It would be better, perhaps, if Shetland was part of Africa, with some quirk of history delivering these islands at Siberian and Alaskan latitudes to the care of an emerging tropical nation.
Like so many island communities in the tropics, we have depended on the sea and a healthy marine ecosystem for more generations than anyone can count. Like them, our history and culture is steeped in the oceans. Folklore, poetry, music and art are drenched in loss and longing, together with a mix of fear and awe of the elements. Traditionally, Shetlanders were highly resilient and extremely vulnerable, a paradox that is well understood in all the world’s wild places.
Suppose, for a minute, that the quirk happened and we were African, or part of some Pacific nation. Shetland’s economic success would have attracted considerable attention, with fishing combining with the oil and gas industry to ensure full employment and dynamic growth even through the recent recession.
More fundamentally, the ability of a community of barely 23,000 souls to develop an indigenous fish catching and aquaculture sector, with high-tech ocean-going trawlers working in tandem with small, inshore vessels specialised in shellfish to draw a sustainable living from some of the most unforgiving seas on Earth, would have elicited at least some measure of admiration.
Contrasting with more mixed fortunes elsewhere, Shetland’s waters are highly productive, and scientists as well as fishermen will tell you that in this part of the world at least, catches of such species as mackerel, cod and haddock are more than sustainable. A severe shakeout 15 years ago has left the local fishing industry in an enviable position, and heavy investment by the Shetland Islands Council, Lerwick Port Authority and local banks alongside the fishermen themselves has repaid itself many times over. Shetland now lands more fish than England and Wales combined.
So if it all works so well, why be African?
Because communities like ours, in Africa and elsewhere in the developing world, are – quite rightly – defended by the environmental activists who have gained so much influence over the European Parliament and domestic politicians.
One of the main themes of environmental protection in recent decades has been an emphasis on local management, with a robust defence of the rights of traditional communities to manage ecosystems they have understood for generations. This is a highly welcome development, and a healthy counterweight to the short-term profit motives liable to drive multinational companies.
This brings us to a fine irony. It was an extremely well-funded green lobby that rammed unworkable legislation on discarding [unwanted fish] at sea through the European Parliament last year. While nobody would dispute that discarding at sea is a terrible waste, replacing it with discarding on land is not a solution. Especially as it could bankrupt the greater part of the Scottish fishing fleet.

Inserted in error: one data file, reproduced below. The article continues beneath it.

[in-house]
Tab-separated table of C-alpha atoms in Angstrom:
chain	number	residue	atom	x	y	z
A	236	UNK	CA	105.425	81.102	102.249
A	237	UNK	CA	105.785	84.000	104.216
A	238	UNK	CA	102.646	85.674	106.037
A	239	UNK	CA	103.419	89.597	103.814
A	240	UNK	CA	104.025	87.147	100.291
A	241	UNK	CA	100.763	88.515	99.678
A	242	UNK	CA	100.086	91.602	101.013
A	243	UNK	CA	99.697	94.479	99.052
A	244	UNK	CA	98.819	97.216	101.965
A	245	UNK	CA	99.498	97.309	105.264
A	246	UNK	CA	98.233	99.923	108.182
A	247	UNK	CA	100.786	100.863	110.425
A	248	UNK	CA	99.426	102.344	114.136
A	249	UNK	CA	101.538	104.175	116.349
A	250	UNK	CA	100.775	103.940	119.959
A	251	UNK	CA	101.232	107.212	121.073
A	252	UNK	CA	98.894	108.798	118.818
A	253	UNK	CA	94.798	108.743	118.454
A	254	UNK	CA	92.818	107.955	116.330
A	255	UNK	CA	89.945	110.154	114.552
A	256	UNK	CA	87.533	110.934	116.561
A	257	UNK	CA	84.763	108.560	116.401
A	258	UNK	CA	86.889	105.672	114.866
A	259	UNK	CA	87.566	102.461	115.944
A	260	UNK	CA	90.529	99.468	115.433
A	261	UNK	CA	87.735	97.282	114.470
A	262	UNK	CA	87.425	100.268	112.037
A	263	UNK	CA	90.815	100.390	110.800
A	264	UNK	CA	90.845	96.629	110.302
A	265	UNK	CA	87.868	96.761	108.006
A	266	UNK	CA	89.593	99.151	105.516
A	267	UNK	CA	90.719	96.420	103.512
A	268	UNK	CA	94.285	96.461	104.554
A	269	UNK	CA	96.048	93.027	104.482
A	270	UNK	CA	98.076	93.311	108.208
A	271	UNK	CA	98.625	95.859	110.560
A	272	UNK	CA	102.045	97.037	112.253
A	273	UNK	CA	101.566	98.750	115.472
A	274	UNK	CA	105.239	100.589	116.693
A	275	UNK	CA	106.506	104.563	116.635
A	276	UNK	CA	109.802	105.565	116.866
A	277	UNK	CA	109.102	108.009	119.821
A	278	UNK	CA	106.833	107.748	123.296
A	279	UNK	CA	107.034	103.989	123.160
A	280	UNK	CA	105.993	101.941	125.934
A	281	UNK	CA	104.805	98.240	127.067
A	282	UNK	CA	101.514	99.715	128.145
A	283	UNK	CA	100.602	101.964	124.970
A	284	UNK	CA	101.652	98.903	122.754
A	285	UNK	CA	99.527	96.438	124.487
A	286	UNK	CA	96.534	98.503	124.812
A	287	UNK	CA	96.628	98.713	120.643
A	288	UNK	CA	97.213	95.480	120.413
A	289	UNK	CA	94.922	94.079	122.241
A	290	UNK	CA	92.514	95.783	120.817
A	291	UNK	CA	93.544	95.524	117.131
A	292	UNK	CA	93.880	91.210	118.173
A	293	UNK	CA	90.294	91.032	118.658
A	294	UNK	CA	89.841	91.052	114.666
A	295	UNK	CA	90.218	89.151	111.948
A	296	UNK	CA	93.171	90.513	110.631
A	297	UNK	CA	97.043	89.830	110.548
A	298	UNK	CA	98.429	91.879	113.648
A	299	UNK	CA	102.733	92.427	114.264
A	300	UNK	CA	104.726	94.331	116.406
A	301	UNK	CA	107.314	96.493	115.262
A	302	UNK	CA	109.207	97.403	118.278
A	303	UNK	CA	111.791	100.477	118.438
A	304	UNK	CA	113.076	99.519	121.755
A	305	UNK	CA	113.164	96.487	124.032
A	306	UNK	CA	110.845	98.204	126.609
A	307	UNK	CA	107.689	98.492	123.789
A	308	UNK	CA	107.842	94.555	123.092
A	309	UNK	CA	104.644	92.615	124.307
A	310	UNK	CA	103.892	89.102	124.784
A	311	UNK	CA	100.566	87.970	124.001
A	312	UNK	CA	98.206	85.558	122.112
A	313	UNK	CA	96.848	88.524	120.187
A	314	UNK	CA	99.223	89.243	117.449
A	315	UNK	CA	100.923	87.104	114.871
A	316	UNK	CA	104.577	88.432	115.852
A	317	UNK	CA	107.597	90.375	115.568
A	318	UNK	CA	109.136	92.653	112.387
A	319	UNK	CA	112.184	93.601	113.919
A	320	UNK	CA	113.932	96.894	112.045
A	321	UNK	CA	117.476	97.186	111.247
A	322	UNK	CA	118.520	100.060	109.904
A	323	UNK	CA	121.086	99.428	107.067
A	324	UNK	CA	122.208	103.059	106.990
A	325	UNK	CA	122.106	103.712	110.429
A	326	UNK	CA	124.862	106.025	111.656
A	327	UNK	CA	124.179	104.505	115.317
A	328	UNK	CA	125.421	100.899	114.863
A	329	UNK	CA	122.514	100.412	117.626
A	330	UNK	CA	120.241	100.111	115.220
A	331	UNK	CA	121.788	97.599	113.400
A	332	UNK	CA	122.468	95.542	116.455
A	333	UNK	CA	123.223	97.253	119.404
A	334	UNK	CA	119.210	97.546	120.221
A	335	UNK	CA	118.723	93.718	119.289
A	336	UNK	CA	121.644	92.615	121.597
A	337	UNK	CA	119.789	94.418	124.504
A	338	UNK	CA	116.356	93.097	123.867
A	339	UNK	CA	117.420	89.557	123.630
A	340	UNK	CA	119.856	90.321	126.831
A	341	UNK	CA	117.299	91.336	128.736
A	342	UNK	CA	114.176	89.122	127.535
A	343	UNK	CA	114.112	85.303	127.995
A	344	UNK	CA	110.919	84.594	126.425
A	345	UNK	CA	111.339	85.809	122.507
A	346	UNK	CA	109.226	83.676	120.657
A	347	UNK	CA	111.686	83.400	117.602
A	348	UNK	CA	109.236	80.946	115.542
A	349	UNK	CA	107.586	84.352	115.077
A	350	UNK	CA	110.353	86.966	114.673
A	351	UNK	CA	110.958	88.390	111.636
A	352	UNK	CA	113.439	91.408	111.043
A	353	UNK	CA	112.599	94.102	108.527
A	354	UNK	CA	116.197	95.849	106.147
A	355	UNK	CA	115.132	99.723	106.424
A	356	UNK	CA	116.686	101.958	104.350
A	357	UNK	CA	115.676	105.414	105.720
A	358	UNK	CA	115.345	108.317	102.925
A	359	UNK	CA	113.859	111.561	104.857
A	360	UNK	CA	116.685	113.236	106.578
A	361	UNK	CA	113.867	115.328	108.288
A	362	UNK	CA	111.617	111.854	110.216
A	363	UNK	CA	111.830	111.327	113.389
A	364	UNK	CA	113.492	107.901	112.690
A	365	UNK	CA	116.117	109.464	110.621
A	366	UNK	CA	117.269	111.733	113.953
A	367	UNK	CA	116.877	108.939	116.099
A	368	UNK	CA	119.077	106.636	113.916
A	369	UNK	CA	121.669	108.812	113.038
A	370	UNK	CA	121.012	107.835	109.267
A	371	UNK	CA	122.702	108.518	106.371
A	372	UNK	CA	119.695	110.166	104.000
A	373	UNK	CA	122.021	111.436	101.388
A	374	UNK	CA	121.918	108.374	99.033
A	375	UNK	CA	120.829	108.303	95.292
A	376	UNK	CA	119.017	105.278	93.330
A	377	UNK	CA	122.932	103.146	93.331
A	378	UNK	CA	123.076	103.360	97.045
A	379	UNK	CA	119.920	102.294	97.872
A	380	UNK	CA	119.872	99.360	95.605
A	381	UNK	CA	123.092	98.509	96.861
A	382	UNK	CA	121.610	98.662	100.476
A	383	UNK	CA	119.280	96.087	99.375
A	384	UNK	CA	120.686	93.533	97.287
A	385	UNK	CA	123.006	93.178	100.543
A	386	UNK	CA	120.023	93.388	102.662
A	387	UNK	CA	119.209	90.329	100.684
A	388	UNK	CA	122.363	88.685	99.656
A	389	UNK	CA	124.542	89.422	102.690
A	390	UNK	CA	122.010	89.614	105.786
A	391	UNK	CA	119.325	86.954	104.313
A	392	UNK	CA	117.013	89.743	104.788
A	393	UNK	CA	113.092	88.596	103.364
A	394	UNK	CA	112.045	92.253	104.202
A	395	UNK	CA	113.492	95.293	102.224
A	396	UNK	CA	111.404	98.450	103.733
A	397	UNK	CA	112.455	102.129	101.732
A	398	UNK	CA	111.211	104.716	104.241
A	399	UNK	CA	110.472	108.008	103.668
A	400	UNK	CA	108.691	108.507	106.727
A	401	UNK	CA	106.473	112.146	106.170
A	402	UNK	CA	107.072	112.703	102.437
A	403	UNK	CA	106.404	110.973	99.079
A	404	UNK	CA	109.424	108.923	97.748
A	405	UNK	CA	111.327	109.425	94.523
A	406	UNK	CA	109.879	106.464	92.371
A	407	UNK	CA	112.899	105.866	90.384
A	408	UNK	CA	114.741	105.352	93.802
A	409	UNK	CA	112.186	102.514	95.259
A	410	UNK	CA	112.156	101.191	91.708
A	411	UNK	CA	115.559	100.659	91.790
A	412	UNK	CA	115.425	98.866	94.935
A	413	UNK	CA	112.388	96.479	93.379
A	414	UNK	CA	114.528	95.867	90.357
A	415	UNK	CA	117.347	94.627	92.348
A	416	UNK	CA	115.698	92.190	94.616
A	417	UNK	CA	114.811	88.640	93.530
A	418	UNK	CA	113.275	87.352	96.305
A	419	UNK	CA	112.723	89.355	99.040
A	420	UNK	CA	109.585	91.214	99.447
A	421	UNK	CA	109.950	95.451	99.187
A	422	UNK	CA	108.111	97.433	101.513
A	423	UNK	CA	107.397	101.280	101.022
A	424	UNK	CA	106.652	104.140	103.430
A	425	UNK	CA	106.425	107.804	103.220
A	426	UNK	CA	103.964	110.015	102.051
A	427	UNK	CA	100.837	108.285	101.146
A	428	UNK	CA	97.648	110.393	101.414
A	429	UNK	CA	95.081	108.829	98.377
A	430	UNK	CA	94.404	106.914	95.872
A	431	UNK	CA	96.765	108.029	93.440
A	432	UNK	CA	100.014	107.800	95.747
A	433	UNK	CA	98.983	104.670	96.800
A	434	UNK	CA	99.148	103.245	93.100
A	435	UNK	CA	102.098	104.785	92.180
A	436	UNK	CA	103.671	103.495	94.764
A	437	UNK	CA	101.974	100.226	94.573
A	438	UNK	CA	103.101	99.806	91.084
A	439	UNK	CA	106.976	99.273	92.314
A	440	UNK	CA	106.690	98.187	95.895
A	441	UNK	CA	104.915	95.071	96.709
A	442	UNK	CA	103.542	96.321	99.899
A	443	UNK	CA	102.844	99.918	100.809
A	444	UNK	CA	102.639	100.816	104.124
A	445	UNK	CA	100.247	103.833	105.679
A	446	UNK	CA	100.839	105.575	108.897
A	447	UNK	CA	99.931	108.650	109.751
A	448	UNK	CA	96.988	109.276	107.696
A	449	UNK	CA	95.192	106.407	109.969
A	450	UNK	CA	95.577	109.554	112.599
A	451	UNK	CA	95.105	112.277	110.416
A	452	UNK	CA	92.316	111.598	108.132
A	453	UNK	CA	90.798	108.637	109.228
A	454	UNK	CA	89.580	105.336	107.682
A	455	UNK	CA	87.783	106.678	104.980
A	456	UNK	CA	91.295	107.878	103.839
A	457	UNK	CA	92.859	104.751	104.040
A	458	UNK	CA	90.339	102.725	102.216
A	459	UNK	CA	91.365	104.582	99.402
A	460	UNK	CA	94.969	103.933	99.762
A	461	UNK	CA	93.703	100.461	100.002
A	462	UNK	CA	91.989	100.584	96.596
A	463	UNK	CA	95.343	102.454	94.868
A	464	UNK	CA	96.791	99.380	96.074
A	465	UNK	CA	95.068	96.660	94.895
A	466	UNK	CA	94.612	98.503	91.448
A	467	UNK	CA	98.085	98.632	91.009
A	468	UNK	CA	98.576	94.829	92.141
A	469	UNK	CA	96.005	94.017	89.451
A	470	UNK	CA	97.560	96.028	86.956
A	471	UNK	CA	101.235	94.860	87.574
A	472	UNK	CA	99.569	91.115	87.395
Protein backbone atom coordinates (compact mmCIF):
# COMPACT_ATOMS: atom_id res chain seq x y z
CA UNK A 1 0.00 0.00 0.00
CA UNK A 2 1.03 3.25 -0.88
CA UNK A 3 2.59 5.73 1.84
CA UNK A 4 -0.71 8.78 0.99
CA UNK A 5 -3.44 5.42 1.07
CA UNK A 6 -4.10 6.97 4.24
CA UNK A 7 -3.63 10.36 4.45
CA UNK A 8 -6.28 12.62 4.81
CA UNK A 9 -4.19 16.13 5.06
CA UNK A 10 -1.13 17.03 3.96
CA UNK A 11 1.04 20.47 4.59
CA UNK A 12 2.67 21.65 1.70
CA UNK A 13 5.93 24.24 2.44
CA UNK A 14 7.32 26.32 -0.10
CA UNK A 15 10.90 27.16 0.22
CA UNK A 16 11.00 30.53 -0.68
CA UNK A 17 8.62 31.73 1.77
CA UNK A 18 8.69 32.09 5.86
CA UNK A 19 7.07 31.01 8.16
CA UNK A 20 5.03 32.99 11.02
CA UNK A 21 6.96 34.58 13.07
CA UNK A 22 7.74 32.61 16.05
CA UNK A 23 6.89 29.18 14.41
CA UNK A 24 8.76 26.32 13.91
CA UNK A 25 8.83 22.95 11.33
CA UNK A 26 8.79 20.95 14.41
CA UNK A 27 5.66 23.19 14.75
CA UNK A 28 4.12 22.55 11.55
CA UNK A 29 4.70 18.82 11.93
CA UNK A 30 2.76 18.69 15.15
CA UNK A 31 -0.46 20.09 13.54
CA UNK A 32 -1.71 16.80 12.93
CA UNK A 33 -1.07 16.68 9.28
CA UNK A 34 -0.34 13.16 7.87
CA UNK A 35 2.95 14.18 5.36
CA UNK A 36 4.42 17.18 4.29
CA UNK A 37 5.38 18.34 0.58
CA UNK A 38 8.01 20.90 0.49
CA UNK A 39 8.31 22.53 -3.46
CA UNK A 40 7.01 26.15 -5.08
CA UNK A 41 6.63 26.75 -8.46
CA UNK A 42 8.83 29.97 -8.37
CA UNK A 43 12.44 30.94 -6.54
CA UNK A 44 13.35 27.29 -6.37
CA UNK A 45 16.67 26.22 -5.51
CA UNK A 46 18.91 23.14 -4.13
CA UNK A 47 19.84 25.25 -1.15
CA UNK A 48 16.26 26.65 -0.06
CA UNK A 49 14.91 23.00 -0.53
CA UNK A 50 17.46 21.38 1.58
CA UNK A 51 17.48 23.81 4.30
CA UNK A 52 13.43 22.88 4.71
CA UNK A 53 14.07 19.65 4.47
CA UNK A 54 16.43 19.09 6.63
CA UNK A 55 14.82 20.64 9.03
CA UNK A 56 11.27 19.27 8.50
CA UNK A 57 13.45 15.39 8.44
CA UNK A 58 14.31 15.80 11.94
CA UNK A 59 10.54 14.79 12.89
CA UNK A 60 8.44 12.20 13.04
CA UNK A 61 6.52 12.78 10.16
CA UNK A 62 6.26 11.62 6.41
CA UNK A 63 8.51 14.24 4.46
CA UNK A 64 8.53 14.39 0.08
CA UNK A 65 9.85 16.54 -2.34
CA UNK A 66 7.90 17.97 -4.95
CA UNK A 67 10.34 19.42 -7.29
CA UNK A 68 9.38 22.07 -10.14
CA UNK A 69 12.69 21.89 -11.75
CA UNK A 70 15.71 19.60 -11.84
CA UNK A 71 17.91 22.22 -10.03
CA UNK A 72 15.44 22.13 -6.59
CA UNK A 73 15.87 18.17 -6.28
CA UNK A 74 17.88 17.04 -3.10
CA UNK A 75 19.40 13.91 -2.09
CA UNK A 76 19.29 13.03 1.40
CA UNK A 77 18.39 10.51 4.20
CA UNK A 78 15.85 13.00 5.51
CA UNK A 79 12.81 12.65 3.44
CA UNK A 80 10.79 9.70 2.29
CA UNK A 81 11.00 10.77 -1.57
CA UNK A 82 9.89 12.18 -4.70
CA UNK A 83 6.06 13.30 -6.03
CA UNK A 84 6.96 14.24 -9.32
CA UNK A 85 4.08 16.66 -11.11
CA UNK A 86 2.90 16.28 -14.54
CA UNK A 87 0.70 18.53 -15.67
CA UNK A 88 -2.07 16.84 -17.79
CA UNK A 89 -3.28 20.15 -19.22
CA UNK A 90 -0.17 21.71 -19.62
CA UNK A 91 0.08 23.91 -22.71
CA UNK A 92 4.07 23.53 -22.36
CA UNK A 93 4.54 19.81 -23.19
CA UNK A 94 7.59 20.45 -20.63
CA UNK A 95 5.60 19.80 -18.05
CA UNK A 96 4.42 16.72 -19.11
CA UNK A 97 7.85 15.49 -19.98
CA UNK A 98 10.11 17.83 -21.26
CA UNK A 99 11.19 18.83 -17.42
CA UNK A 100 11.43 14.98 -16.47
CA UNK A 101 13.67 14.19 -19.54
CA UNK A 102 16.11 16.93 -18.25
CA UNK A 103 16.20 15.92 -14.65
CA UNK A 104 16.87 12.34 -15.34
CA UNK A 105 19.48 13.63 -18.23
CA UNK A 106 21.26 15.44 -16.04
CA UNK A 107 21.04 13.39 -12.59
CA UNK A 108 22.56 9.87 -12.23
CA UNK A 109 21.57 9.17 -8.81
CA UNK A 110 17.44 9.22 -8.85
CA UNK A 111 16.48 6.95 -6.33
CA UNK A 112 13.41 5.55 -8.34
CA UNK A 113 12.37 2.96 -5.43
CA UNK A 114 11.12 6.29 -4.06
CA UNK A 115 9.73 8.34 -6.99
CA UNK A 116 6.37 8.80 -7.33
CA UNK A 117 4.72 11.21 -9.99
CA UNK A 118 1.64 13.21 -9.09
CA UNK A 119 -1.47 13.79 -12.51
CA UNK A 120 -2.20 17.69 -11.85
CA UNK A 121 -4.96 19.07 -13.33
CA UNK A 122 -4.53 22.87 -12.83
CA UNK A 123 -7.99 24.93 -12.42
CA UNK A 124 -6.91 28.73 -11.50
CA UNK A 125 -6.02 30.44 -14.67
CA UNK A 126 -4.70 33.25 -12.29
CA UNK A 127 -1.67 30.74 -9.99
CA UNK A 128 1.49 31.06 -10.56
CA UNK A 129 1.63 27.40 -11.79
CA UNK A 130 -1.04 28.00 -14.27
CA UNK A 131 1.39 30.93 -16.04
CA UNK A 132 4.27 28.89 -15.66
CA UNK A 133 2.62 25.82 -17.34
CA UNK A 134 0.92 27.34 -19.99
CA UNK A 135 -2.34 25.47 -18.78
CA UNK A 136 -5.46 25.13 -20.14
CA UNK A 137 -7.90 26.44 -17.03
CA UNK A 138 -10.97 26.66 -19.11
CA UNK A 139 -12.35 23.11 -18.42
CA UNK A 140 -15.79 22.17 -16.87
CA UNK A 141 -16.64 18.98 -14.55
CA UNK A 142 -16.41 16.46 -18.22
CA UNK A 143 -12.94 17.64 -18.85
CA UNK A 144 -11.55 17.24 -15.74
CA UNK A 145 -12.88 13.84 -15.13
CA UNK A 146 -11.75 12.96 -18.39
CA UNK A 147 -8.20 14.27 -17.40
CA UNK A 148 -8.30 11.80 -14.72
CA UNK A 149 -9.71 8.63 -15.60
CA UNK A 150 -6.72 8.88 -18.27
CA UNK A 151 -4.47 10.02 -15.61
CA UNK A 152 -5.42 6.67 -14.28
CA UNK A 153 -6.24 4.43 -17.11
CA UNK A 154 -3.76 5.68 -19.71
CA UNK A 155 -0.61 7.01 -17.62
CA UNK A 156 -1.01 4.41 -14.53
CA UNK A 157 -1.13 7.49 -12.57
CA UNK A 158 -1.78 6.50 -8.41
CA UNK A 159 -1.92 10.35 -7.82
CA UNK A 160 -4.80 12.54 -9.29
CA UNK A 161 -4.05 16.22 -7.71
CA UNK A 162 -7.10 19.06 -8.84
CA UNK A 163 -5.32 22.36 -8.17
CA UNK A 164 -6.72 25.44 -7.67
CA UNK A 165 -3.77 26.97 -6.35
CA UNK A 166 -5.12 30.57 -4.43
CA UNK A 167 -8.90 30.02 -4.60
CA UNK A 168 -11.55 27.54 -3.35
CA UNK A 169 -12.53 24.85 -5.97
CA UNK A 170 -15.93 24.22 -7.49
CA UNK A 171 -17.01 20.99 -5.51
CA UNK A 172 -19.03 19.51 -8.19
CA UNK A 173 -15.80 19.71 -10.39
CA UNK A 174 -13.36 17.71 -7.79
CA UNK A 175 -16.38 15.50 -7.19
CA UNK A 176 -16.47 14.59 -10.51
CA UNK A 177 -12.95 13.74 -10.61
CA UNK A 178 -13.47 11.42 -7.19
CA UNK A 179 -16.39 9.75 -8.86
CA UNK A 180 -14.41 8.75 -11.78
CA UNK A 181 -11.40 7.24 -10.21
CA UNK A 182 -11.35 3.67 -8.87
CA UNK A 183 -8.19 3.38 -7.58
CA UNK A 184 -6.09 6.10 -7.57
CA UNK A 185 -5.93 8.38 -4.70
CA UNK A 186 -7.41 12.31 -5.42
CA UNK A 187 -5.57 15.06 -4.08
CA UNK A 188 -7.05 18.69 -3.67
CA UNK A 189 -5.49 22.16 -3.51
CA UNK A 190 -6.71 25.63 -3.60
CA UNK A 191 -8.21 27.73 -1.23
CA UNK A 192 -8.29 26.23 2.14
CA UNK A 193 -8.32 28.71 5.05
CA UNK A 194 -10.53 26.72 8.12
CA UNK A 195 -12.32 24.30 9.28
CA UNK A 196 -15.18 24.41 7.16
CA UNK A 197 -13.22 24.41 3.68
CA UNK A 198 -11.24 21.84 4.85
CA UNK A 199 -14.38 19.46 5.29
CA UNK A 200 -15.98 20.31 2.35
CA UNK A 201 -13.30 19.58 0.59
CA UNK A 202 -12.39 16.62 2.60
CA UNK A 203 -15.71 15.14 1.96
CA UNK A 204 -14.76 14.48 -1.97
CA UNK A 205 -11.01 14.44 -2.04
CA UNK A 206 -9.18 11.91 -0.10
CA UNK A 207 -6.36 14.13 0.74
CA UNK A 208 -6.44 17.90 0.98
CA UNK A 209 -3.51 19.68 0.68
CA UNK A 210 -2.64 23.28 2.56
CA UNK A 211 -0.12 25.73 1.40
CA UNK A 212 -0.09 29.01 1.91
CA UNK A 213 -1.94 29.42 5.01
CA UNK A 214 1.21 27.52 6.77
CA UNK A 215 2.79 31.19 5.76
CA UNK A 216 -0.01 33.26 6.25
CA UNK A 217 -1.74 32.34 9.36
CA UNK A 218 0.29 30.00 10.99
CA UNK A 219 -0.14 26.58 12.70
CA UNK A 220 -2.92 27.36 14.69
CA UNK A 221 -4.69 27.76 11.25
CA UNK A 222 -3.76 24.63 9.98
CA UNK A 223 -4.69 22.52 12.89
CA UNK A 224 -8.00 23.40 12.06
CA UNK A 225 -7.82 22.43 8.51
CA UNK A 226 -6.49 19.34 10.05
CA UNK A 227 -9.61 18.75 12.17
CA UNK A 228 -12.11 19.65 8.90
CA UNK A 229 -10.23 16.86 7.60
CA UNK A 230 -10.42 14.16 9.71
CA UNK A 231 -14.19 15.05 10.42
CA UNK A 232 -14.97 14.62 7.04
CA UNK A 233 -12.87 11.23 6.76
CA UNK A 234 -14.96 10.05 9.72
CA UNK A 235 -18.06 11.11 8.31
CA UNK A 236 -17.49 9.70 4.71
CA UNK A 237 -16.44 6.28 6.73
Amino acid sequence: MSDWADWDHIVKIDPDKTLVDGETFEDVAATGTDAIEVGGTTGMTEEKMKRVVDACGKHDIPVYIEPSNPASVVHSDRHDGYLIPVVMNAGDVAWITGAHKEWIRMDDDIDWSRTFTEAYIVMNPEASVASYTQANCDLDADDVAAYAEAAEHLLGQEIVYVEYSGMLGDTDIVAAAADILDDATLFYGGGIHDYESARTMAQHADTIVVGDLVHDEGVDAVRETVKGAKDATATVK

The fact is that these flawed rules are a particularly serious threat to communities such as Shetland, with its 4,000 years of maritime history, sustainable fisheries and a diverse fishing fleet owned almost entirely by local, shareholder crews.
Bizarrely, the discards ban is a particular threat to us because we have thriving and diverse fish stocks. The ban is simply not designed to cope with that situation. The problem is that fishing quotas are ultimately based on science, and the science is badly lagging trends in the ocean. When the marine ecosystem is as vigorous as it is around Shetland, quotas and fish stocks are almost bound to be seriously mismatched.
Discarding at sea used to be the only escape valve for this shortcoming. Banning the practice without changing the way quotas are set and managed is a daft thing to do – like tackling air pollution by stuffing corks into car exhaust pipes. In Shetland, as in the rest of Scotland, the fishing industry has been keen to explore alternative management systems that could be compatible with avoiding discards. Changing the way car engines work, as it were, so there is no exhaust problem. But this is not the path the green lobby chose in wining and dining lawmakers in Brussels; Shetland and other fishing communities have been left with a potentially catastrophic problem and precious little time to deal with it.
The discards ban was supposed to be the European green lobby’s finest hour. But presumably it would be galling to even the most hardened eco-warriors to find that they had wiped out a community in European waters that they would have eagerly defended had it been somewhere else – and replaced its indigenous, sustainable fishing industry with massive trawlers owned by international conglomerates.
It is late in the day, but not too late, for environmentalists and others who fought for a discard ban to consider what they have done. Why insist on legislation that could have such a perverse – and ultimately anti-green – impact? We all want an end to discards. For fishermen, they are a terrible waste of wild resources, fuel and money. But a blanket ban does not remedy the shortcomings of a system that results in discarding in the first place, and we should all be working on that rather than destroying the sorts of communities you would most want to survive.
• Simon Collins is executive officer of the Shetland Fishermen’s Association